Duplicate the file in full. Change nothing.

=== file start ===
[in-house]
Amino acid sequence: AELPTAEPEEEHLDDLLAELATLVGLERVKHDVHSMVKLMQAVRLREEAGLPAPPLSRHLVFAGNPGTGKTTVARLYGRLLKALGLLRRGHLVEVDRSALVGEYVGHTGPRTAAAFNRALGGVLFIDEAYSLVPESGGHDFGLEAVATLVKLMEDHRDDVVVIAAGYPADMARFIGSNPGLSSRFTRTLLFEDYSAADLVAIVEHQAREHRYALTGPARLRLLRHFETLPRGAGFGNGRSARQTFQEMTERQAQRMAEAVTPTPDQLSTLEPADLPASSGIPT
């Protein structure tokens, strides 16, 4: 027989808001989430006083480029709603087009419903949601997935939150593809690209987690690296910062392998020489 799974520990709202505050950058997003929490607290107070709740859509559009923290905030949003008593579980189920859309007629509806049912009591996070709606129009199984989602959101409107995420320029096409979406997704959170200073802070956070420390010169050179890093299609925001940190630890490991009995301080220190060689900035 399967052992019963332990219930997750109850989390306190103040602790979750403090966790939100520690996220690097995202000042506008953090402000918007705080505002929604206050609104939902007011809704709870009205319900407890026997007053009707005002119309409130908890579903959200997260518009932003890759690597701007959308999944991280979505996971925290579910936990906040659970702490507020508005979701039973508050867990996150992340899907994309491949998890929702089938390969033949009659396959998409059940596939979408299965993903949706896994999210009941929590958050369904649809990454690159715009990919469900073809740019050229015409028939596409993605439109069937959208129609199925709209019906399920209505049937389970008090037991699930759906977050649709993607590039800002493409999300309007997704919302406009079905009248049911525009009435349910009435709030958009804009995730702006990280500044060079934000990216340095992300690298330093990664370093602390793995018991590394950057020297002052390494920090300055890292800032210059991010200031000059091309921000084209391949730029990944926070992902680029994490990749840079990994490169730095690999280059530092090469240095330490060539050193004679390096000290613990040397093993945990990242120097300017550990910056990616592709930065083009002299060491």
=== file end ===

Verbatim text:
[in-house]
Amino acid sequence: AELPTAEPEEEHLDDLLAELATLVGLERVKHDVHSMVKLMQAVRLREEAGLPAPPLSRHLVFAGNPGTGKTTVARLYGRLLKALGLLRRGHLVEVDRSALVGEYVGHTGPRTAAAFNRALGGVLFIDEAYSLVPESGGHDFGLEAVATLVKLMEDHRDDVVVIAAGYPADMARFIGSNPGLSSRFTRTLLFEDYSAADLVAIVEHQAREHRYALTGPARLRLLRHFETLPRGAGFGNGRSARQTFQEMTERQAQRMAEAVTPTPDQLSTLEPADLPASSGIPT
């Protein structure tokens, strides 16, 4: 027989808001989430006083480029709603087009419903949601997935939150593809690209987690690296910062392998020489 799974520990709202505050950058997003929490607290107070709740859509559009923290905030949003008593579980189920859309007629509806049912009591996070709606129009199984989602959101409107995420320029096409979406997704959170200073802070956070420390010169050179890093299609925001940190630890490991009995301080220190060689900035 399967052992019963332990219930997750109850989390306190103040602790979750403090966790939100520690996220690097995202000042506008953090402000918007705080505002929604206050609104939902007011809704709870009205319900407890026997007053009707005002119309409130908890579903959200997260518009932003890759690597701007959308999944991280979505996971925290579910936990906040659970702490507020508005979701039973508050867990996150992340899907994309491949998890929702089938390969033949009659396959998409059940596939979408299965993903949706896994999210009941929590958050369904649809990454690159715009990919469900073809740019050229015409028939596409993605439109069937959208129609199925709209019906399920209505049937389970008090037991699930759906977050649709993607590039800002493409999300309007997704919302406009079905009248049911525009009435349910009435709030958009804009995730702006990280500044060079934000990216340095992300690298330093990664370093602390793995018991590394950057020297002052390494920090300055890292800032210059991010200031000059091309921000084209391949730029990944926070992902680029994490990749840079990994490169730095690999280059530092090469240095330490060539050193004679390096000290613990040397093993945990990242120097300017550990910056990616592709930065083009002299060491």